Click to view original image

Figure 1 Differences in infant wean duration in days based on diagnoses. Abbreviation: CHD, congenital heart disease.

3.2 Weight

During the wean process, mean weight loss was similar for infants with CHD (as sole diagnosis or with other diagnoses) (M = 6.3%, SD = 2.72) compared to infants without CHD plus other diagnoses (M = 7.2%, SD = 5.44; U = 7.0, p = 0.88). Weight data at 6-months postwean was collected for 12/14 infants. As displayed in Table 3, all 12 infants were gaining weight at 6 months (body weights 6.36-10.0 kg, M = 7.85 kg) with increases over weight at discontinuation of tube feeding between 400 g (6.3%) and 3.64 kg (57.2%) (M = 1.74 kg or 30.1%).

Table 3 Comparison of participant weight prewean, upon discontinuation of tube feeds, and 6 months postwean.

3.3 Quality of Life

Qualitative data related to QOL was collected as part of the postwean survey, which included a free text box for parents/caregivers to describe changes in family QOL postwean. The collected comments were similar for all 3 participant groups, where QOL was described as reduced stress during feeds/meals, freedom from enteral equipment and strict feeding schedules, willingness to try new foods and expressing desire to eat, relaxed family meal-time atmosphere, reduced worry or disappointment about sufficient nutrition, resolution of chronic reflux and vomiting with intrinsic eating, and ability to eat at social gatherings.

4. Discussion

Regardless of small sample size, survey results support the success of GIE home-based weaning for infants with and without CHD. Due to the child-led nature of the GIE wean method, which creates heterogeneity in wean timing and process, we were able to look at participant characteristics by wean time including the participants’ age and medical diagnoses. The cohort of 14 infants in this study all weaned off enteral support, with a median wean duration of 28 days. Shine et al. [3] also collected retrospective data on enteral tube weaning of infants with CHD in the home setting using dietetic interventions of reducing feeding volumes, discontinuation of nutrient dense feeds, modification of feeding schedules, or a combination of these interventions. In this study comprised of 30 infants, the median wean duration was longer at 52 days [3]. While this is a longer wean duration, it is difficult to make an accurate comparison as their interventions differ from those used by GIE.

Consistent with earlier studies [19] comparing underlying medical diagnoses, the wean time was significantly shorter for infants with CHD than infants with pulmonary/respiratory problems, gastrointestinal disorders, and/or pediatric feeding disorder who all had similar wean durations. One potential explanation for the shorter wean duration for infants with complex heart conditions as compared to other diagnoses is the requirement that to meet wean eligibility for medical stability, the infant must be fully recovered from recommended age- and weight-appropriate cardiac repair based on their underlying condition. With improved cardiac circulation post-repair, energy requirements can be reduced back to standard ranges for age as the infant no longer needs a hypercaloric feeding regimen to promote growth. Therefore, infants are able to wean faster because of improved cardiac function which facilitates feeding tolerance and growth.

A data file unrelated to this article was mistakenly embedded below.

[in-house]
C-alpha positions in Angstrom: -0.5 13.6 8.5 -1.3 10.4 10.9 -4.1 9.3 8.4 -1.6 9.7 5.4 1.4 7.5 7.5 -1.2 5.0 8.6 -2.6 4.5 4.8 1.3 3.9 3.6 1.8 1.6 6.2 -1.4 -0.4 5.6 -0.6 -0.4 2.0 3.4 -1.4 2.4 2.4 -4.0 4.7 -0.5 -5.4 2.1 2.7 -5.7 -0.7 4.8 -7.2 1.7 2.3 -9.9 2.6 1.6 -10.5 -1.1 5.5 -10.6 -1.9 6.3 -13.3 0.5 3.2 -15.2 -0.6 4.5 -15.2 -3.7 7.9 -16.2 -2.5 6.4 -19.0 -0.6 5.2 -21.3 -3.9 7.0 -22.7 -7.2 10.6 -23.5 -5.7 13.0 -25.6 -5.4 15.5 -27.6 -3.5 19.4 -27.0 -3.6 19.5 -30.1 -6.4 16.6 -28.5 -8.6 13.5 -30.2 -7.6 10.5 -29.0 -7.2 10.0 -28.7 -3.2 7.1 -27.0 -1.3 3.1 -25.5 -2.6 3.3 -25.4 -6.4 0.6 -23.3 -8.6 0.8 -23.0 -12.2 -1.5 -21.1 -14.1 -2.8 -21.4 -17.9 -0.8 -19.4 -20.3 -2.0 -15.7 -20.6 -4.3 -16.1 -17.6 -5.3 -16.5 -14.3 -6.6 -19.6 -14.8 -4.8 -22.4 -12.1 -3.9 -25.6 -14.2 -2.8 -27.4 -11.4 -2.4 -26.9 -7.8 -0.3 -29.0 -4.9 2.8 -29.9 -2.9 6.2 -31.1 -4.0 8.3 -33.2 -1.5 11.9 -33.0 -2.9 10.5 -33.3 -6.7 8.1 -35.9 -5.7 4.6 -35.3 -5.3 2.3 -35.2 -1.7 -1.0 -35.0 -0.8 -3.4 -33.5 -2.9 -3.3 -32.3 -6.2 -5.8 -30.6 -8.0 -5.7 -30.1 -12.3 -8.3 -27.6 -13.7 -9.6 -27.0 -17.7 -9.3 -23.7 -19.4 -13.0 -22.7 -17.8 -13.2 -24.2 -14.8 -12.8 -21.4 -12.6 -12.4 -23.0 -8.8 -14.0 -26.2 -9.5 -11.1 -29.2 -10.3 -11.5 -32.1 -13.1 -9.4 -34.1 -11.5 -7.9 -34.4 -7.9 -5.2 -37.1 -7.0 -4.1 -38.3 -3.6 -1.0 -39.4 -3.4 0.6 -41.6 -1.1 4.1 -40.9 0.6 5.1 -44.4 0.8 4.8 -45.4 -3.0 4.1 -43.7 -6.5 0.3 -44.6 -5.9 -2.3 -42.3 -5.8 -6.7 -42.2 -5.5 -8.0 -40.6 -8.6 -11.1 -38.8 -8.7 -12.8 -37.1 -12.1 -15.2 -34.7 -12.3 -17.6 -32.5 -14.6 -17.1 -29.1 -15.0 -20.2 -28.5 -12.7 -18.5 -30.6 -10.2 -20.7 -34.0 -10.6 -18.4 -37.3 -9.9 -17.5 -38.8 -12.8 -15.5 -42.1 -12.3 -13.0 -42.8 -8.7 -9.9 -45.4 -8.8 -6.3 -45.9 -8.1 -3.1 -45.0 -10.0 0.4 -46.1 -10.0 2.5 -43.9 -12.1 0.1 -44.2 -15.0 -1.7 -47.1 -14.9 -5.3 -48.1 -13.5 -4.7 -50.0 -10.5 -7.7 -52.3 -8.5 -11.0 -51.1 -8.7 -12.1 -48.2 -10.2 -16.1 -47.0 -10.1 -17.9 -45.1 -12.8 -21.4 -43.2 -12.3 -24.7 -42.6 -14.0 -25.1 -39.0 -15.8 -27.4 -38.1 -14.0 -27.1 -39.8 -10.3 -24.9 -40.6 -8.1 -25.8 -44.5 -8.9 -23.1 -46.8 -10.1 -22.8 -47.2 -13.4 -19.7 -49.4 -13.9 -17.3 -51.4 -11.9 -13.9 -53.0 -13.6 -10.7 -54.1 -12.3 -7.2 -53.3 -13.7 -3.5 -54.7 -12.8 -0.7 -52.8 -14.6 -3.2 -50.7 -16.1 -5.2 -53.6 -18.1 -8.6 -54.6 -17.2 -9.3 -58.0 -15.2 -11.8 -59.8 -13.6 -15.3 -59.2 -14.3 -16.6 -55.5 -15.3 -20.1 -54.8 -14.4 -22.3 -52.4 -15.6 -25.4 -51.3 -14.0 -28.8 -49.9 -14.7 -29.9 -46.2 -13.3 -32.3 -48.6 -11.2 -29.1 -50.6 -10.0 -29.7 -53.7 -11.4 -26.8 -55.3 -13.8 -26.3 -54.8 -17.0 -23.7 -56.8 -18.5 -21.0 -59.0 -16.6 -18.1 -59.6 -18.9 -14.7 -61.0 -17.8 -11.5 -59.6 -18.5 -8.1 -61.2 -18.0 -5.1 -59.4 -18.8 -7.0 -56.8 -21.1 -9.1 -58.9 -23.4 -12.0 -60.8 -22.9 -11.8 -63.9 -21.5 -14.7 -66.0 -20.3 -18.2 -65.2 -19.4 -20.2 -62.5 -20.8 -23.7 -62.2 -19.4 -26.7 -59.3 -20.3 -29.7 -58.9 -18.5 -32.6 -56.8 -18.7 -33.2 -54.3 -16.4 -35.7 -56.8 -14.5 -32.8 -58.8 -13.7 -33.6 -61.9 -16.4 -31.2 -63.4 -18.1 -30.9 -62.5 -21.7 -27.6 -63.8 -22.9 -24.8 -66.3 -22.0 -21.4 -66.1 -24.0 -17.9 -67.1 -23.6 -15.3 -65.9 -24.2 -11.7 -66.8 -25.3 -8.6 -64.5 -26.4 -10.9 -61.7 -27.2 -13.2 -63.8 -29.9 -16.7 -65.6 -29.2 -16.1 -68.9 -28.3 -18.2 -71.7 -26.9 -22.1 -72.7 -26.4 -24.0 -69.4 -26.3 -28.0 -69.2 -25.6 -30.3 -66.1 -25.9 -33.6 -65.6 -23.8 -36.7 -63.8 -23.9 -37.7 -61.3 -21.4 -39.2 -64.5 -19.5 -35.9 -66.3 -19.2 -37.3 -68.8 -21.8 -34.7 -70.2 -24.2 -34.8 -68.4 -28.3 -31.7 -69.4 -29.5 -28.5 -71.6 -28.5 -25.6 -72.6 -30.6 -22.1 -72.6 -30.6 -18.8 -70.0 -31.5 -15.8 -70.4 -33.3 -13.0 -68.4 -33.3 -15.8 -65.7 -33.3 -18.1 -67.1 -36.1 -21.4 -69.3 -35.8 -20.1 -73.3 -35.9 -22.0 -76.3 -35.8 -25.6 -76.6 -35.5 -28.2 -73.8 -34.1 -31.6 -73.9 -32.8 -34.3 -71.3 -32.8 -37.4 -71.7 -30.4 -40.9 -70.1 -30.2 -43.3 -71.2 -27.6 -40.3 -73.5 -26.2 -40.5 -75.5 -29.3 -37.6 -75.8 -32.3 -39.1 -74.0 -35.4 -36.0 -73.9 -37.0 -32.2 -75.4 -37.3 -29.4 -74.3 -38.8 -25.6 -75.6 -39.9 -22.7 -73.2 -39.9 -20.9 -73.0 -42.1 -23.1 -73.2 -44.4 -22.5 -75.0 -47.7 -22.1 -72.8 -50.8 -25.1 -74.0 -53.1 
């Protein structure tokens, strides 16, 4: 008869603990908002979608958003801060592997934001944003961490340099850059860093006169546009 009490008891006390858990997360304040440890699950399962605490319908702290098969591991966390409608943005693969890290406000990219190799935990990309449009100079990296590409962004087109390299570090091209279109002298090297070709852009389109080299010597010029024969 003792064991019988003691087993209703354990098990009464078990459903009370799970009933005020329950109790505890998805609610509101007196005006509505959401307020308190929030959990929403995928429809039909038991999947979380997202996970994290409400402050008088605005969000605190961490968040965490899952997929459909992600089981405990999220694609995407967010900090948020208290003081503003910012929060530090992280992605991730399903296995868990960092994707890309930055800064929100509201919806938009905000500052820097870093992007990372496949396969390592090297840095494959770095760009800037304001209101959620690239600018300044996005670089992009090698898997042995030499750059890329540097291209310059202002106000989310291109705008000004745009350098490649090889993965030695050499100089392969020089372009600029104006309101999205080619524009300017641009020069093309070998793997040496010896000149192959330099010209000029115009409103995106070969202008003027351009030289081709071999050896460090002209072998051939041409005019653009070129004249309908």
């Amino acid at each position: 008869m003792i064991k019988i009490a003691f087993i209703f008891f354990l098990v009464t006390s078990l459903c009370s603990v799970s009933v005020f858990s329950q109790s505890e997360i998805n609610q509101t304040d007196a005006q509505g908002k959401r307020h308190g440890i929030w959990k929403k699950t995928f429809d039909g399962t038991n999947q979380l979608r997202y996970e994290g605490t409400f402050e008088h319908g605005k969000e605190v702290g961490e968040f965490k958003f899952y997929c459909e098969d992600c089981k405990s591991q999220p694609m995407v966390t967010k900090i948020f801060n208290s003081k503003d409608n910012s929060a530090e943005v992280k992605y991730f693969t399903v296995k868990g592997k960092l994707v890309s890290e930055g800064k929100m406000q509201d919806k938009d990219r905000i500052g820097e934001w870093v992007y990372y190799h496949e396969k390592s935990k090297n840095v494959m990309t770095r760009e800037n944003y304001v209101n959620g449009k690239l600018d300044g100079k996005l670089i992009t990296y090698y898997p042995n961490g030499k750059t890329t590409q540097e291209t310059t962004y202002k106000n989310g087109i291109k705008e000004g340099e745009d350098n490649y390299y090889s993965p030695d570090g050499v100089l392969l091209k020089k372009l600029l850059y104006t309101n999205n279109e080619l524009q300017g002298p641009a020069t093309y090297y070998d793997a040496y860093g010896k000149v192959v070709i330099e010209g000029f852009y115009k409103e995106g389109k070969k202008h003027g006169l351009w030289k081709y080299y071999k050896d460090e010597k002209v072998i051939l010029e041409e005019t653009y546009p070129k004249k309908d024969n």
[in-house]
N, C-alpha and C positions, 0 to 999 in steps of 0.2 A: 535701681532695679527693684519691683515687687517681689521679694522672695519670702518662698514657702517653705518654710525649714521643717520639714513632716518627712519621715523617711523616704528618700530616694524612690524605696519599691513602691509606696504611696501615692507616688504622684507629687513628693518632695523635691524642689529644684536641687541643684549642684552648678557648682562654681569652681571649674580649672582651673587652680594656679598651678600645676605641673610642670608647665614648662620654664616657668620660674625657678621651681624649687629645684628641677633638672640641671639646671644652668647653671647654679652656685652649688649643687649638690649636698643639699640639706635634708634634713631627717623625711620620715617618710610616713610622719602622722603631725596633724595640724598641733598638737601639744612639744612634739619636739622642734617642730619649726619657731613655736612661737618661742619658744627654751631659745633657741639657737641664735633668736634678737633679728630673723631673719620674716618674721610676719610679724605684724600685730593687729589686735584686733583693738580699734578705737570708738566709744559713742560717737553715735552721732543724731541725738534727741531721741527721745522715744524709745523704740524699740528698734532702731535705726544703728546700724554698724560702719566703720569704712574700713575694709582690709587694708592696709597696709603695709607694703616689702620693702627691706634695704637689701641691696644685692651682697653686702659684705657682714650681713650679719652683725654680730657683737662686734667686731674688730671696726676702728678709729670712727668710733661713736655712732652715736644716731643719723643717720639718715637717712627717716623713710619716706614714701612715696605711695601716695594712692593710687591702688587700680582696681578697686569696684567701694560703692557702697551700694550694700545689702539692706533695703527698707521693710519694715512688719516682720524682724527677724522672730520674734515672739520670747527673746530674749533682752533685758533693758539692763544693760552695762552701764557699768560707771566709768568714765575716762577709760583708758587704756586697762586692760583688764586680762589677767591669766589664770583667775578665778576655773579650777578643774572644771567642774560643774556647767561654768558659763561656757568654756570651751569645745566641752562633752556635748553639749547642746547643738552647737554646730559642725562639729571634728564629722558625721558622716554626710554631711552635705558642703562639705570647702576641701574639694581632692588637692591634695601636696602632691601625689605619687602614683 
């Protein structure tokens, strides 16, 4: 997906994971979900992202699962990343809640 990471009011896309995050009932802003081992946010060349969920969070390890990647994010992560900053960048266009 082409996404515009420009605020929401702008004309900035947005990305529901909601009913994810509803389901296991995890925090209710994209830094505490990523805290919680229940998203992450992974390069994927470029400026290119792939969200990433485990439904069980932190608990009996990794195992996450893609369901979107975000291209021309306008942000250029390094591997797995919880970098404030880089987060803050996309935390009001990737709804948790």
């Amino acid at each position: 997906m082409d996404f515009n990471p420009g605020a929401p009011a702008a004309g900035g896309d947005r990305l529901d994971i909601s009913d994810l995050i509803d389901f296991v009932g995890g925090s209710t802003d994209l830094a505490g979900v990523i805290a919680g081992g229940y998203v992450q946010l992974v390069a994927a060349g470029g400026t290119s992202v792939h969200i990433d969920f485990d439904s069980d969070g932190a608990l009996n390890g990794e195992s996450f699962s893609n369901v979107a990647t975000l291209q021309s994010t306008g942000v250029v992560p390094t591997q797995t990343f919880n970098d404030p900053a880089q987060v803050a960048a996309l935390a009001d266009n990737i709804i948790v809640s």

For the infants with parent/caregiver reported CHD plus other diagnoses, it is difficult to ascertain from our data whether CHD is the primary diagnosis. Since decompensated CHD can cause respiratory and gastrointestinal complications, it is possible that the other reported diagnoses are symptoms of the CHD instead of unique diagnoses. Our data, although limited in sample size, resulted in similar days of wean duration between the CHD only group and the CHD plus other diagnoses group. It remains uncertain whether infants with CHD plus other unique, unrelated diagnoses would demonstrate similar results.

During an enteral wean, weight loss is an expected consequence, with a loss up to 10-15% of total body weight considered acceptable by industry standards [11,13,15,17]. In this study, a maximum weight loss of 10% total body weight was used per GIE policy. Weight loss was similar between the cohort of infants with CHD (this includes those with CHD only and CHD plus other diagnoses) and the cohort of infants without CHD at 6.3% and 7.2% respectively. Weight loss did not impact wean outcomes as all infants were able to successfully transition off EN to an oral diet.